This book has one narrator: Aiden. But with 8 different points of view. The entire book is a twist and a departure from the way typical mystery / detective books unfold and it makes for a very involved and fascinating read.

Although I finished this book in December, I have not shelved it yet … I definitely want to reread it – and take notes. I want to see what clues I missed and pay more attention to what Aiden says, does and sees each day in each host.

If you read or have read this book – come talk to me! I would love to know what you thought and what clues you found and what you might have missed.

Breaking out of a Reading Slump

Anytime anyone asks me what I like to do in my free time or what my hobbies are my first answer is always reading. I also mention that I really enjoy movies, music, baking and dancing. But really, and truly my favorite way to spend an hour or two on a day off is on my couch, with my cats and a book.

My mother is a big fan of “Little House on the Prairie” and so she used the McGuffey Readers to teach me how to read when I was about 4 years old. For as long as I can remember books have always been my constant companion. I remember falling in love with Charlotte’s Web and A Wrinkle in Time and reading them over and over.

I find a weird joy in telling people who say “I don’t read much” or “I think I only read one book last year” that I read multiple books a week. The decor in my home revolves around my books. I regularly fall asleep reading a book. I keep two books in my car (paperbacks I have read) just in case I run into a situation and I need to pass sometime. Long line in the grocery store, costco, the bank? No problem, I’ve got the kindle app on my phone.

Last fall something terrible happened to me. I hit an absolute reading slump. For about two months I couldn’t get excited about reading. I couldn’t decide what book to read and when I would start a book I wouldn’t finish it. I spent a lot of time on my phone aimlessly surfing the internet or watching a ton of instagram stories.

Thanksgiving is one of my favorite holidays. Last year was the second year I hosted and cooked for my family. That night, after loading the dishwasher, I made up my mind to try and read through some of the Book of the Month books I own but had not yet read. I pulled a couple off the shelf and paged through them, started two, changed my mind, and then started Lies She Told by Cate Holahan.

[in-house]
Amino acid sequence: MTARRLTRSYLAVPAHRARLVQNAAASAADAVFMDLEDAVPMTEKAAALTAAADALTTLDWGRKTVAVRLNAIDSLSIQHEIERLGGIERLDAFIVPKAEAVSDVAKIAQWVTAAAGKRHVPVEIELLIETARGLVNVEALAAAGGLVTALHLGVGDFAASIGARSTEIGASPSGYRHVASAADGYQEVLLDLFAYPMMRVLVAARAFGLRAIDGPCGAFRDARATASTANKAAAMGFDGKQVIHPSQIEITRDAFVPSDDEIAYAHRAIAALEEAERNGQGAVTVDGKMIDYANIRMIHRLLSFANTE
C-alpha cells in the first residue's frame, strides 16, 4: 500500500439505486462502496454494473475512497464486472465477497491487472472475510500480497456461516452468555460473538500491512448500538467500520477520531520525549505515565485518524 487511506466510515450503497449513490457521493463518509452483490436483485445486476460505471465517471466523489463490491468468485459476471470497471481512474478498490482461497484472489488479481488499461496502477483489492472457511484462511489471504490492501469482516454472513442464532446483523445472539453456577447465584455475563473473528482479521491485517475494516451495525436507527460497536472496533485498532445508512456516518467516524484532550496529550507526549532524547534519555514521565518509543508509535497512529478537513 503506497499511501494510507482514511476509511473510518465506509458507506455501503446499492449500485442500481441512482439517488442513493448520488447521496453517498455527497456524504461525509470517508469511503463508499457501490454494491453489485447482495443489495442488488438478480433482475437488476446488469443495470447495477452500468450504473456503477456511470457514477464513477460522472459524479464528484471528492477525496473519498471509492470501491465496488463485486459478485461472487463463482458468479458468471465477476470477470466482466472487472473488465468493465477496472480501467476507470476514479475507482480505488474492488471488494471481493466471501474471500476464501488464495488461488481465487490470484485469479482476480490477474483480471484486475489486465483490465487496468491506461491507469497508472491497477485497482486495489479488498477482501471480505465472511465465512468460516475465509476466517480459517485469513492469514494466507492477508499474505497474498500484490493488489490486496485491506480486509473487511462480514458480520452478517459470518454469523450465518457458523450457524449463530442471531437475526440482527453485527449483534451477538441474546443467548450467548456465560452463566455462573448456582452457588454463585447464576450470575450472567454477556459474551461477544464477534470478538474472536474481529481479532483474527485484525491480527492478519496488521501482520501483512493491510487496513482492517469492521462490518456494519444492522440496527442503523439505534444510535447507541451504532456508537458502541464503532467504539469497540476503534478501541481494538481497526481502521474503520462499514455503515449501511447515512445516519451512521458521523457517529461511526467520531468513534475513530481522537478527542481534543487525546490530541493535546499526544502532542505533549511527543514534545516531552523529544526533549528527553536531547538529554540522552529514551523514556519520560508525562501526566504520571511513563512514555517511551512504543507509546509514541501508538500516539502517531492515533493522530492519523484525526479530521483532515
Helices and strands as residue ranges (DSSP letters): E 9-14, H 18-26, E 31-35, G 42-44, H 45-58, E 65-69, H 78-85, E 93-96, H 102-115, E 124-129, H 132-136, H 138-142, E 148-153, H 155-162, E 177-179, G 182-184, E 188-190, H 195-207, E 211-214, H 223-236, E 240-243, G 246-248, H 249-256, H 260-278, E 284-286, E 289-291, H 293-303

Once I started it, I could not put it down. At first I thought, let me read about 100 pages. Page 100 came and went and I was still reading. I did not put that book down until I was finished. I loved every word, but most of all, I loved the thrill of reading a good book, a book I did not want to put down, and finishing that book.

Over that weekend, I read three more books. And I’ve been back to my 2-3 books a week pace. I am spending next to no time on my phone, aimlessly surfing the internet. And the only time I spent on instagram is with Books with PIP!

  • THE BOOK: Lies She Told
  • THE AUTHOR: Cate Holahan
  • PIP! SAYS: 4.5 Paws

Imagine you had a month to write the book that would revive your failing career. What would you write about? How much of your life would find its way o the pages?

This is the exact situation Liza Cole finds herself in. Her personal life is crumbling around her. Her husband, consumed with a personal crisis, is less and less interested in Liza and the life she wants for them. Her professional life is in ruins, and she is forced to write a book on a tight deadline, a book that must meet all of her publisher’s requirements and turn her career around. The main character of this book is a woman named Beth.

Lies She Told tells both women’s stories in alternating chapters. Liza and Beth each narrate their own chapters. But Beth’s words are Liza’s. How much of Liza’s story has found its way into Beth’s?

This book is well plotted and well paced. I kept reading, page after page, because I was so invested in each woman’s story. Would Liza and her husband work things out? Would Liza be able to finish the book on time? What would Liza write next?

One of my favorite things about reading thrillers is paying attention to the details and trying to “figure out” what the big twist is. I was able to guess the twist in one part of the story. The other was such a shock I immediately went back into the book to see what I missed.

Both parts of the book are equally compelling and when I was finished I wanted to read more. More of Liza’s story and the rest of the book she is writing.